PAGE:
Kel McDonald Tells Us About Her Favorite Moments in Buffy and Angel and Her Love of "Witty Dialogue"
Mar 28, 2017
We sat down with writer Kel McDonald to talk about Buffy: the High School Years. She tells us her favorite scenes from the show, what makes those scenes have such an impact, and the importance of maintaining the integrity of the original characters. Just in time for the show's 20th anniversary, Buffy fans will be dusting vamps in no time with this Slayer-ific addition to Free Comic Book Day 2017!
DARK HORSE COMICS
(W) Kel McDonald, Paul Tobin
(A) Rachel Downing
(A, CA) Yishan Li
In our 2017 all-ages offering, you'll thrill to a monster-slaying, citizen-saving adventure with Buffy the Vampire Slayer. Sixteen-year-old Buffy is still learning her trade, and sometimes battles with demons and bad luck can erode a girl's confidence - and her ability to have high-school fun. #SlayerStruggleIsReal. Then, your favorite plants and zombies will take a time-traveling journey to the past, where they run into a devious sheriff. If they have to work together to rise to the sheriff's challenges, can they do it? It's Plants vs. Zombies vs. Sheriff Tarnation! [ALL AGES]
Free Comic Book Day: Since 2017 is Buffy’s 20th Anniversary, can you take us through your favorite moments from the television show and the comics?
Kel McDonald: Two scenes from Buffy & Angel were seared into my mind because of how powerful they were visually.
My first favorite moment is during the season 7 premiere of Buffy. There is a scene where the First is giving a long monologue to a crazy Spike and as the First speaks, he turns into every previous big bad. It was very ominous and I thought a great first note for a season.
My second favorite moment is in Angel in the episode “Five by Five.” The final fight between Faith and Angel hit me hard. Just watching Faith slowly break during the fight and start screaming "I'm bad." over and over was super sad and adds a new great understanding of the character.
In the Tales of Slayers comic, the story “Righteous” was similarly strong visually. They really used comics as a medium to make some powerful combinations. When the slayer is burnt at the stake in the story, the visual combined with the caption "God is kind." was an excellent visual gut punch.
Buffy—like all of Joss Whedon’s works—is known for the witty dialogue and pop culture references: with the gang back in high school for this issue, has it been fun to recreate that kind of dialogue? What are some of your favorite lines, either from the comic or the show?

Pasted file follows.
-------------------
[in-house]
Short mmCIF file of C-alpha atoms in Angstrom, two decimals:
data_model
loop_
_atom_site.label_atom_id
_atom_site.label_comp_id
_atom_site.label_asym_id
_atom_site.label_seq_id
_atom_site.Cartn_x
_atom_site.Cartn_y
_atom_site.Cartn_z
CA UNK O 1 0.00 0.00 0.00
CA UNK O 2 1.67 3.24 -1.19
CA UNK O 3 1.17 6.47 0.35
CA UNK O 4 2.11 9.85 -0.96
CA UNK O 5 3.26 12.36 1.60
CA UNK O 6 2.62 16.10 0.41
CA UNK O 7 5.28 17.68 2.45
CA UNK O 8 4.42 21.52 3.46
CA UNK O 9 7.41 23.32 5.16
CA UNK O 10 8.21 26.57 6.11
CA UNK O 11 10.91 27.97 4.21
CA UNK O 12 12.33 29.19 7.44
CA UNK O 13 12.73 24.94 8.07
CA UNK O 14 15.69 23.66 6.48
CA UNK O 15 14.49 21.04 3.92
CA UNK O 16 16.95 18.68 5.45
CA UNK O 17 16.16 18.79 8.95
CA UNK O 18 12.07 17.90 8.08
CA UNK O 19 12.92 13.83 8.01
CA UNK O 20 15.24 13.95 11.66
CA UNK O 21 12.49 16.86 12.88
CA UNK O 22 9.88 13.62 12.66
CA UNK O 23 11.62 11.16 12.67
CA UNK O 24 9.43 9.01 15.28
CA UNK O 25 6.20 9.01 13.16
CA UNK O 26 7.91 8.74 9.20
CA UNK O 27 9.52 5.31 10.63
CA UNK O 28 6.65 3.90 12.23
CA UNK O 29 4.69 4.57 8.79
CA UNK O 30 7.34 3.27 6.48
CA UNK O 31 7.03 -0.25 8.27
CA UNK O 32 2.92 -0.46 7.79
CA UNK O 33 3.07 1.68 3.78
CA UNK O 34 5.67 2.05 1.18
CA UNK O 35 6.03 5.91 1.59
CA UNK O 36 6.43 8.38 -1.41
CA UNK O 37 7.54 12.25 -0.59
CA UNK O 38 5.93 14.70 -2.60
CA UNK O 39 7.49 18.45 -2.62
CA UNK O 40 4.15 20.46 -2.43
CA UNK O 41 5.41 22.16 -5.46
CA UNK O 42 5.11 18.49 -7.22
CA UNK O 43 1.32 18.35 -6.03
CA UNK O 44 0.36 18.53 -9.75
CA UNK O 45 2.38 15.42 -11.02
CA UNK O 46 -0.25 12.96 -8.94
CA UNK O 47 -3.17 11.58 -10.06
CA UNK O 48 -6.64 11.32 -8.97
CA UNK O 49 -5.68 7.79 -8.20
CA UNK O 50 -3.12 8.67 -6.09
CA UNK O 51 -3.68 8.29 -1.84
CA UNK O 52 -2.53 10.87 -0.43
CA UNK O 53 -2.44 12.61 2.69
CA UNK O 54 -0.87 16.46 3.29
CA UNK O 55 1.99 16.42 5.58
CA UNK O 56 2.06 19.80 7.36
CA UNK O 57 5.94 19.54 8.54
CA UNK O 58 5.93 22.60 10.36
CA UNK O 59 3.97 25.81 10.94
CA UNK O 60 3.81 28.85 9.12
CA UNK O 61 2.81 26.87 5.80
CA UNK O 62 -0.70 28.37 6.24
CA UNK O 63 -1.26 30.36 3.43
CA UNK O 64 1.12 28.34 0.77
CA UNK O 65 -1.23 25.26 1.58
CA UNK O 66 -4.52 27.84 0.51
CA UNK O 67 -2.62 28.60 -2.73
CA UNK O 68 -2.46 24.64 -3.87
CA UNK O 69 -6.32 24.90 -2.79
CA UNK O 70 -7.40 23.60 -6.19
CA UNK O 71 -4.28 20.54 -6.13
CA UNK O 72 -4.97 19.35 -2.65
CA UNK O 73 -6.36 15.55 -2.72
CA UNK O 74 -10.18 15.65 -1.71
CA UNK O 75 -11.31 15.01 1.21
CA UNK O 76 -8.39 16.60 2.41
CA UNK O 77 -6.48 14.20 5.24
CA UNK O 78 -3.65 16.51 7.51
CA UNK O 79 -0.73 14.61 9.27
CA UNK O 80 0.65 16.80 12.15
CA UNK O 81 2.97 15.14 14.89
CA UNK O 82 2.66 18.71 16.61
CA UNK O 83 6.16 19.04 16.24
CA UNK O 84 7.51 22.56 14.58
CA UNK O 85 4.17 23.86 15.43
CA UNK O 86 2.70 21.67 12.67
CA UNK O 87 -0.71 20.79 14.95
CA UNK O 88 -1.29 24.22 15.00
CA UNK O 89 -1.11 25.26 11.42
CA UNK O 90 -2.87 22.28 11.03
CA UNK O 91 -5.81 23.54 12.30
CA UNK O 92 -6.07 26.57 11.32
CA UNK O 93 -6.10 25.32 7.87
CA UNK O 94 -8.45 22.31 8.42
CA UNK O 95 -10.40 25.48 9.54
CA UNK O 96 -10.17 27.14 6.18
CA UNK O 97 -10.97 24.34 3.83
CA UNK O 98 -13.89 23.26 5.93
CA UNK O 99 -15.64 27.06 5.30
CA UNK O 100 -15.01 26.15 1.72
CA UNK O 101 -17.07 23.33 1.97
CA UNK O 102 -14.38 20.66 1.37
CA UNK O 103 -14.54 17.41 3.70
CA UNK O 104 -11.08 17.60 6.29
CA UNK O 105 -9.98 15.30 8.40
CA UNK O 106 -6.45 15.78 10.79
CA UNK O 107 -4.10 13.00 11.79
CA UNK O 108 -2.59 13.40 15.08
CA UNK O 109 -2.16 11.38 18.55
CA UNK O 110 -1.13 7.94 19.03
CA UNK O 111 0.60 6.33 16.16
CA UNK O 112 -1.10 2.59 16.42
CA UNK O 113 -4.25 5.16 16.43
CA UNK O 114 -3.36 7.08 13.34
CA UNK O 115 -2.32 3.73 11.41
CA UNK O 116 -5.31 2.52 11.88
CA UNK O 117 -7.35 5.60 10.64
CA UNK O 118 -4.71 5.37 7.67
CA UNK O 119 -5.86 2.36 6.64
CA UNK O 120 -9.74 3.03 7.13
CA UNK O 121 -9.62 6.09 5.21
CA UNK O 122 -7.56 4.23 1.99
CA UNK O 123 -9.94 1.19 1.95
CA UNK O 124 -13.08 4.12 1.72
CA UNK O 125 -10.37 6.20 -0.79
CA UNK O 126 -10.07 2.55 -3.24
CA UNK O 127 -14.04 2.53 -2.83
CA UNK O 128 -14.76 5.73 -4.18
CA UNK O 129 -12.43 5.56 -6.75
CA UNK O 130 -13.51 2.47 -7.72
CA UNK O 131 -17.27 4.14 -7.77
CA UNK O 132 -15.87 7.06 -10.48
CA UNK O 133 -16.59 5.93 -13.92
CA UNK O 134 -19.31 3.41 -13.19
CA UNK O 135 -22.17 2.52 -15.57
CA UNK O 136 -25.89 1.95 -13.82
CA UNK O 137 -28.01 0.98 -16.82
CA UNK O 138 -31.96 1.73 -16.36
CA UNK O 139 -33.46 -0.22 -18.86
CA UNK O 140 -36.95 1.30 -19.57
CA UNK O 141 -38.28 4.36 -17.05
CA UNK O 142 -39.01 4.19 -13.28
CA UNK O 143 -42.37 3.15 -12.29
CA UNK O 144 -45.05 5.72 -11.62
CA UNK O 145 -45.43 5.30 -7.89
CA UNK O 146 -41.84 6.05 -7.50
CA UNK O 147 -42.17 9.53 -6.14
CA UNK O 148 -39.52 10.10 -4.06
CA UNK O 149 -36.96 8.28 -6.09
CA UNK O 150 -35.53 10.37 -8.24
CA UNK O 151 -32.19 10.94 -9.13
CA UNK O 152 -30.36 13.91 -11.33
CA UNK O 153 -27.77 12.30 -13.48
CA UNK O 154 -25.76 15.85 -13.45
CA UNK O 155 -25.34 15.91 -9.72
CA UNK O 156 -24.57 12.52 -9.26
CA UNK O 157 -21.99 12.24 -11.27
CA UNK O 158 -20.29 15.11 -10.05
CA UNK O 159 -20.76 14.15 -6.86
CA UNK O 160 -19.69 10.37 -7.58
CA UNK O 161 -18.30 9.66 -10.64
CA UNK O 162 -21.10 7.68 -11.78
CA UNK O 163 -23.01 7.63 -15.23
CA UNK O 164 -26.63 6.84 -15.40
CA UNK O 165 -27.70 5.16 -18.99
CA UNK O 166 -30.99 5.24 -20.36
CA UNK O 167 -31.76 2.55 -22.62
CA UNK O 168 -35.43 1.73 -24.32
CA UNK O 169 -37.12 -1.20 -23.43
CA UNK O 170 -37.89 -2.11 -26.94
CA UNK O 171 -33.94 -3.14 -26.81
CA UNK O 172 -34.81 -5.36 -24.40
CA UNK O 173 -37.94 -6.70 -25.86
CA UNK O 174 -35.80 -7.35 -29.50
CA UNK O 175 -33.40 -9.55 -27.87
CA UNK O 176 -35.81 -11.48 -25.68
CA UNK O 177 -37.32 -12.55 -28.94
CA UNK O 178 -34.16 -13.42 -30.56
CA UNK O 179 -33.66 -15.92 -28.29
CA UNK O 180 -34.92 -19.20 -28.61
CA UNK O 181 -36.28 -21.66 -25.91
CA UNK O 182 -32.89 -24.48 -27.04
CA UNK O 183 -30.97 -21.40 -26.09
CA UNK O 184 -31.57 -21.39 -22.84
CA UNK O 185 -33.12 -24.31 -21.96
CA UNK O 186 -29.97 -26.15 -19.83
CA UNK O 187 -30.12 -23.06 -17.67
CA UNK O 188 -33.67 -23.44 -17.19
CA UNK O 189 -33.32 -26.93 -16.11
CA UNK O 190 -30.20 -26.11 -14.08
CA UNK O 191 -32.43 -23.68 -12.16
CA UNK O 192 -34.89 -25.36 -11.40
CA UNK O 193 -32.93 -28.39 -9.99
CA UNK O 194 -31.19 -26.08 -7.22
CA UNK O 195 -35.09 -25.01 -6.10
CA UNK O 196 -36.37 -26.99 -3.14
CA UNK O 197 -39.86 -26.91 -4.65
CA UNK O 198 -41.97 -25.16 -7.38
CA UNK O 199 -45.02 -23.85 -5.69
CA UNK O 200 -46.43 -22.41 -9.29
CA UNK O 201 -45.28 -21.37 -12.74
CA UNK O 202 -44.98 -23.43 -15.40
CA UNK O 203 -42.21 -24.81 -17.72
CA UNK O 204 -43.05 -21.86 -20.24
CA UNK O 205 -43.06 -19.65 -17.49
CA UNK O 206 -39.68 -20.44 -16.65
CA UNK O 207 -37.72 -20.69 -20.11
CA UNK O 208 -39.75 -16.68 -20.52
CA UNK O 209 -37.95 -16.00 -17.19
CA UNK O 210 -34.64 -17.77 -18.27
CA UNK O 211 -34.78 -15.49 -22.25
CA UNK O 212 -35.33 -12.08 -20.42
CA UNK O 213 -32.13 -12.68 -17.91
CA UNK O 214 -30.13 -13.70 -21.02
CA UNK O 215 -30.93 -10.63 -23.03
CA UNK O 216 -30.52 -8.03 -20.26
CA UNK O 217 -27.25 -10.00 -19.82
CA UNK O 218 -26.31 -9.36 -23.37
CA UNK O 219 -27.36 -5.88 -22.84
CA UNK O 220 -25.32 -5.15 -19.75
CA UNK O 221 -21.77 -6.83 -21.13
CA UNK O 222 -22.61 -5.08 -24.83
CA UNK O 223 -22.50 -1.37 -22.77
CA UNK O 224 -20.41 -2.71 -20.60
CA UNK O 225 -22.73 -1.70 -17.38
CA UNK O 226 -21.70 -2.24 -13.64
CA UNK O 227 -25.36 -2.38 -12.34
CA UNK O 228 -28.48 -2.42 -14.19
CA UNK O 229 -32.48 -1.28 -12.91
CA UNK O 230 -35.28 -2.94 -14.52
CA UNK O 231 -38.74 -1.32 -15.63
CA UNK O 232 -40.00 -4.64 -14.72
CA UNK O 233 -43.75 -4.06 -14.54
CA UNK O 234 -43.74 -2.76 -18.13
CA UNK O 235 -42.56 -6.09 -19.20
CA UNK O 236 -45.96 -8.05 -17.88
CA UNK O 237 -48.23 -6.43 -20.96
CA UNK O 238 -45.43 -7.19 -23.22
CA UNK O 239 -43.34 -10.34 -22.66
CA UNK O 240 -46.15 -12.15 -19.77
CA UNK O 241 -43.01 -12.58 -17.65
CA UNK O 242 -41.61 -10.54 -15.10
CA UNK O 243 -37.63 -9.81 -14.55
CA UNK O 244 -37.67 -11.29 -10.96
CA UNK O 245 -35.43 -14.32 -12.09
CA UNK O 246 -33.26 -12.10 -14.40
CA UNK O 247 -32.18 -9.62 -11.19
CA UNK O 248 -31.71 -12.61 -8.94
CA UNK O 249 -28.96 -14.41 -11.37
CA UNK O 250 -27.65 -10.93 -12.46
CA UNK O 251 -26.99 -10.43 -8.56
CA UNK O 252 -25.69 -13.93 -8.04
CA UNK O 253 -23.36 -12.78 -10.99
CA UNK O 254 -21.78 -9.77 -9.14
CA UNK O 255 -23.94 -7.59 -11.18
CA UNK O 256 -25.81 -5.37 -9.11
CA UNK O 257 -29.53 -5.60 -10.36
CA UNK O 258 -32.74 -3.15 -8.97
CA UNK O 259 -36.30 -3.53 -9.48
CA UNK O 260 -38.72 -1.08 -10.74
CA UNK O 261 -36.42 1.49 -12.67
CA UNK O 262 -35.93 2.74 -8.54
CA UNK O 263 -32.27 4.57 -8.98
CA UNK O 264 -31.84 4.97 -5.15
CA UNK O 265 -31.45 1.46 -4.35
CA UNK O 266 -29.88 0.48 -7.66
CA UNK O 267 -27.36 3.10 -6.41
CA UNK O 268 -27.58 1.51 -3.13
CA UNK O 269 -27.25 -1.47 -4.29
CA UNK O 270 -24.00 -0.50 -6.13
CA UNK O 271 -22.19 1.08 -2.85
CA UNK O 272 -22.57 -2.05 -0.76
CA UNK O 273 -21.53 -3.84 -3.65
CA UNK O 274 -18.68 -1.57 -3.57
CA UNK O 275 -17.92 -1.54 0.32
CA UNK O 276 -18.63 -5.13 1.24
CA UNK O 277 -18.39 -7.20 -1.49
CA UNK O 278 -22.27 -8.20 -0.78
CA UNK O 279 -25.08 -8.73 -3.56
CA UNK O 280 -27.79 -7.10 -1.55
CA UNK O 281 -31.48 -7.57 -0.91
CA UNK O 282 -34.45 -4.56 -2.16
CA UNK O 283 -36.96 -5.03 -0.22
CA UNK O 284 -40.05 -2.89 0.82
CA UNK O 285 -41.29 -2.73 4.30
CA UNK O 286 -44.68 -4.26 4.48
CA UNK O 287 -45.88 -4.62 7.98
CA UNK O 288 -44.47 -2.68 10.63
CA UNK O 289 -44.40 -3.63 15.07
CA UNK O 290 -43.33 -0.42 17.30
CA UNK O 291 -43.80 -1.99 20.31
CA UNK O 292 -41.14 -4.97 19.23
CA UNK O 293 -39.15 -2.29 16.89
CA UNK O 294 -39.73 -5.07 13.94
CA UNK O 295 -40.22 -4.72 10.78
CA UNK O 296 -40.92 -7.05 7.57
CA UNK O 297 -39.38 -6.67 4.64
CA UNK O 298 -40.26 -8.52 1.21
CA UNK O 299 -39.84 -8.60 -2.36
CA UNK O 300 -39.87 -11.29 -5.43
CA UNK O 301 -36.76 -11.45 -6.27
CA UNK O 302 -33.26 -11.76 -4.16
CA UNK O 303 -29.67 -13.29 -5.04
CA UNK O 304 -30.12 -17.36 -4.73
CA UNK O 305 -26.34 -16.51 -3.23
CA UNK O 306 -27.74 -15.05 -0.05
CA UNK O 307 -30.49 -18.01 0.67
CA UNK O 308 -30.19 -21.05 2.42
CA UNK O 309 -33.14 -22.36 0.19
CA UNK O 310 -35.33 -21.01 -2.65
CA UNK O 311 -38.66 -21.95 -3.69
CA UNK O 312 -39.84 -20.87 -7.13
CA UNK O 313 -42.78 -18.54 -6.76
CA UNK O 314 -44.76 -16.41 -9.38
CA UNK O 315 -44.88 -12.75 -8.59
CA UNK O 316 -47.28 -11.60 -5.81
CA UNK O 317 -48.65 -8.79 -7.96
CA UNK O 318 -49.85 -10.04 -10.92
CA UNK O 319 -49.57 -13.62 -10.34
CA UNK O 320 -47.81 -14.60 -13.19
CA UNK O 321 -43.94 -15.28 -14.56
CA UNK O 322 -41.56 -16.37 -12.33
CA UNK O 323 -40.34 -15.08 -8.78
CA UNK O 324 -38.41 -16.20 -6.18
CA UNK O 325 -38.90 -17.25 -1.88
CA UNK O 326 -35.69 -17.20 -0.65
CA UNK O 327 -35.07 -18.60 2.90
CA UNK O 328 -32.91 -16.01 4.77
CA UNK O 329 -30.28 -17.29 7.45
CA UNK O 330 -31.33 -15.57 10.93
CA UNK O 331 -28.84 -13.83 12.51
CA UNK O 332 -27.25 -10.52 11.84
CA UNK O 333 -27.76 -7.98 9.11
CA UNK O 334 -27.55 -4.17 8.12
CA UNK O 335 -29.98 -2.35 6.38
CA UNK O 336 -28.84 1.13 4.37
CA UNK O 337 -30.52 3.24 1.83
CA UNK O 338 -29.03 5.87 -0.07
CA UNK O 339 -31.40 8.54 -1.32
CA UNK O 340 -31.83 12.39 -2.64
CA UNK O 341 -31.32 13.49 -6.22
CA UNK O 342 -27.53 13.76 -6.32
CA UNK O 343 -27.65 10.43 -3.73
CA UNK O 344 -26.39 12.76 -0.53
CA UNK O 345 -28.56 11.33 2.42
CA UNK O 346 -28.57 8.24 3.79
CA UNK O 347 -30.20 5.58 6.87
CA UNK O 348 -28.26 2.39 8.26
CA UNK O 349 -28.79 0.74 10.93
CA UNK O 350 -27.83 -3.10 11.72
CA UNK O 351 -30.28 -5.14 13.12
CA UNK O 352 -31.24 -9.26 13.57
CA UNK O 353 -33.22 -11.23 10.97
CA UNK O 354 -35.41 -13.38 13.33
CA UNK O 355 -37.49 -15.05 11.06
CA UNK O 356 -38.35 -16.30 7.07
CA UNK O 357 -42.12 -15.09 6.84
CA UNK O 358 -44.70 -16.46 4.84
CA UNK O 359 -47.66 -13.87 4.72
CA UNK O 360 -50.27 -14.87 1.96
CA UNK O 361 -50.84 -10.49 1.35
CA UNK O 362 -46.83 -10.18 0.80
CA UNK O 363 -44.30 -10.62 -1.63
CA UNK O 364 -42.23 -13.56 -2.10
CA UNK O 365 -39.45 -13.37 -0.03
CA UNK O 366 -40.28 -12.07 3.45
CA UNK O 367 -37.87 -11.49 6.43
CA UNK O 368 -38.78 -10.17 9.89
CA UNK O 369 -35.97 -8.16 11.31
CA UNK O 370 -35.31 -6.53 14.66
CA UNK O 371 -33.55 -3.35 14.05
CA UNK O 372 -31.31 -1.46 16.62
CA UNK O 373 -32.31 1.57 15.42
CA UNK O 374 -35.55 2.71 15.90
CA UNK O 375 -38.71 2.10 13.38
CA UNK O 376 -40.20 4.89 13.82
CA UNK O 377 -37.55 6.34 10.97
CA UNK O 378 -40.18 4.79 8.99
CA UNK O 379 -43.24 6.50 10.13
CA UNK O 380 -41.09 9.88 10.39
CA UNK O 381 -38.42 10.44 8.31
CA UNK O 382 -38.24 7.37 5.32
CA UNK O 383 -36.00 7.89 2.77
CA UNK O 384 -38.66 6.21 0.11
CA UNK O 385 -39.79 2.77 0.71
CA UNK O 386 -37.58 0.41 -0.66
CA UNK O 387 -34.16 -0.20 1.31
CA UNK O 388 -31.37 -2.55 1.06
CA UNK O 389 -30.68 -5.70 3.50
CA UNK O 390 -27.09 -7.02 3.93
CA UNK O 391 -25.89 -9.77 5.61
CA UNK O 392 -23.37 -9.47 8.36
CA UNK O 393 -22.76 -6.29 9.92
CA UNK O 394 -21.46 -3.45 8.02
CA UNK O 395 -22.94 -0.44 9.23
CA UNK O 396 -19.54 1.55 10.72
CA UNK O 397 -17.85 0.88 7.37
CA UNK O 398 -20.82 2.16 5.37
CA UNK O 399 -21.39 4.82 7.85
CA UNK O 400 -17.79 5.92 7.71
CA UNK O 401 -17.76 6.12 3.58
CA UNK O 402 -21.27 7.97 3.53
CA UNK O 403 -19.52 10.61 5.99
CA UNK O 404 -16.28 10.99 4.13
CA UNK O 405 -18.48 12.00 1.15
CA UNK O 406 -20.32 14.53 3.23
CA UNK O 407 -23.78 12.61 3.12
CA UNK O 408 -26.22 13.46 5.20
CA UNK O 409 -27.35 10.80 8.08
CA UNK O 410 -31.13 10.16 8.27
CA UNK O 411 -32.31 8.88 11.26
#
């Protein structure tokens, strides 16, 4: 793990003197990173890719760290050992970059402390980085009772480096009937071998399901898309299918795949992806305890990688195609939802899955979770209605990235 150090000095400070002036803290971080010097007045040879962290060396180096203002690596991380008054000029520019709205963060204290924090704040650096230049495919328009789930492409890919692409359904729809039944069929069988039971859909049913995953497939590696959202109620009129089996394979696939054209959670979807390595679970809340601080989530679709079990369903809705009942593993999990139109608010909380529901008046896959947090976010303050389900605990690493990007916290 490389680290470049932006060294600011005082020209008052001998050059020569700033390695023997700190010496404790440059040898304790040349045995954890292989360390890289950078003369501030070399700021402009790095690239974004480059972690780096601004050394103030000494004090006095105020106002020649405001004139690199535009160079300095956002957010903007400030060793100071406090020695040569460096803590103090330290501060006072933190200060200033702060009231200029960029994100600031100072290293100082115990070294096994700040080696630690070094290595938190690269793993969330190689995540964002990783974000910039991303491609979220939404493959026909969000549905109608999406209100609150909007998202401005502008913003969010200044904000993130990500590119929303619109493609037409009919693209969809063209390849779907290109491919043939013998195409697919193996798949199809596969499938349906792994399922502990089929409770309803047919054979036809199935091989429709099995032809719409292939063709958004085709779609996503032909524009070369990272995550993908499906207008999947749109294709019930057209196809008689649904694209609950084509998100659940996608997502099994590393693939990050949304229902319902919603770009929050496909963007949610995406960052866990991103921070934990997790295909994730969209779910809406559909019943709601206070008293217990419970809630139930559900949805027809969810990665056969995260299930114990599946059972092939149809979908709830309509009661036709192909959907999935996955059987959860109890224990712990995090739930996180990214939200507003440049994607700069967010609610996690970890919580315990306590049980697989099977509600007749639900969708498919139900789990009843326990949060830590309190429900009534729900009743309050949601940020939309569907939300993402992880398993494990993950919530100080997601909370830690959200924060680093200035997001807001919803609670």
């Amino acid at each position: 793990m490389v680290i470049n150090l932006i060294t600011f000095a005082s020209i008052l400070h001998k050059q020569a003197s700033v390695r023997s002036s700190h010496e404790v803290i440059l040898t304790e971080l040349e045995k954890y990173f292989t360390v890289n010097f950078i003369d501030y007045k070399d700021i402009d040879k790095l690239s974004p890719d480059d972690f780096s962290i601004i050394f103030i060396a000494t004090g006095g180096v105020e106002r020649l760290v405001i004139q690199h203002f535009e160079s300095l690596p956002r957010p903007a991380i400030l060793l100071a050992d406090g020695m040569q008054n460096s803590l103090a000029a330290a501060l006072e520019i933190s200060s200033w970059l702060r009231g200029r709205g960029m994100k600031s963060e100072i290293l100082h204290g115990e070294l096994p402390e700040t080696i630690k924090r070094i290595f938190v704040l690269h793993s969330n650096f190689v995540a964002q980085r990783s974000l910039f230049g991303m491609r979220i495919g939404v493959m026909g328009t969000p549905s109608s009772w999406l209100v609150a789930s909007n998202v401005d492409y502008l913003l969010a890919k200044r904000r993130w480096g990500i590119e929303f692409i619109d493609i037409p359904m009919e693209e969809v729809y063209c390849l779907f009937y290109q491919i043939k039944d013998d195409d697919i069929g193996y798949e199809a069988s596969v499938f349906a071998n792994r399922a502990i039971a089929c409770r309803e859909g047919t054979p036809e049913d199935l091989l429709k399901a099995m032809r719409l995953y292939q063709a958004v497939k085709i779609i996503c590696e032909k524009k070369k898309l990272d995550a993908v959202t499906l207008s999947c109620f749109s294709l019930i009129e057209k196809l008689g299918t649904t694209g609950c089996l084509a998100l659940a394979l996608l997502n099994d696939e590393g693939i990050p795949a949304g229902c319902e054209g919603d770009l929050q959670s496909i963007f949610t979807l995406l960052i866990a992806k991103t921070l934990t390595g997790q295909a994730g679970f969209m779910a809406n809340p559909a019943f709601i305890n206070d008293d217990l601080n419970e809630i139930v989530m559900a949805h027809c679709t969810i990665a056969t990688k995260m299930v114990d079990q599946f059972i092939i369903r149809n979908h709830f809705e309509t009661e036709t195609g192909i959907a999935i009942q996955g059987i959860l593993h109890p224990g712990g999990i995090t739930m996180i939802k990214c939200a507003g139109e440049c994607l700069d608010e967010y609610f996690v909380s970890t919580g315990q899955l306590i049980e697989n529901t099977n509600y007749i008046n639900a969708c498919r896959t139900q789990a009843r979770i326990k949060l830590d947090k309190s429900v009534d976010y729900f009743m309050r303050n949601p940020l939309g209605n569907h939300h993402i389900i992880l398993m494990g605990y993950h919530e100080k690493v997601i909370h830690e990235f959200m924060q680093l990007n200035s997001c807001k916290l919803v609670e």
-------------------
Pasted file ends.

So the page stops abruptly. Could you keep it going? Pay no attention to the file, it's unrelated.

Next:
KM: Whedon's dialogue has always been a huge influence on me and my writing. So witty dialogue is always where I want to go. I took some extra time fine-tuning to make sure each character's particular lines belonged to them. In the show I always like when there is some comedic conflict or interruption to the scene. For example, when Oz suggests attacking the Mayor with hummus, or Spike's inspiring “let's go fight evil” speech after he learns he can hurt demons.
What got you reading comics? What are some series you’re reading today?
KM: I didn't start to seriously read comics until I was making them. So making them and learning about the medium is really what got me deep into them. Right now, I'm reading The Glass Scientist, No Mercy, O Human Star, Love Me Nice, and Montress.
What books would you recommend to new readers and why?
KM: Well, all the books I just mentioned are great. For new readers, it would really depend on the reader. Obviously stuff based on TV shows is an easy jumping on point because it's a safe bet for someone who likes the show. I think everyone should check out creator-owned comics though because there are so many good ones out there!
Why do you think Free Comic Book Day is important to the comic book community?
KM: Currently, there are many comics that may be difficult for people to get into because of reboots, recons, crossovers, or a tangled mess of continuity. Free Comic Book Day definitely helps give readers a starting point or highlights something they maybe didn't know about.
Why do you think local comic shops are important to the comic book community?
KM: Local comic shops help you connect with folks that have a common interest in person. It's one thing to talk online about what you love, but having that face-to-face interaction adds another level of connection. Also, if the shop is welcoming it can really foster a love of comics in new readers.
Kel McDonald will be spending Free Comic Book Day 2017 doing a signing at the comic shop Books with Pictures in Portland, Oregon. It is a feminist inclusive comic shop so there is no better place to sign her Buffy book!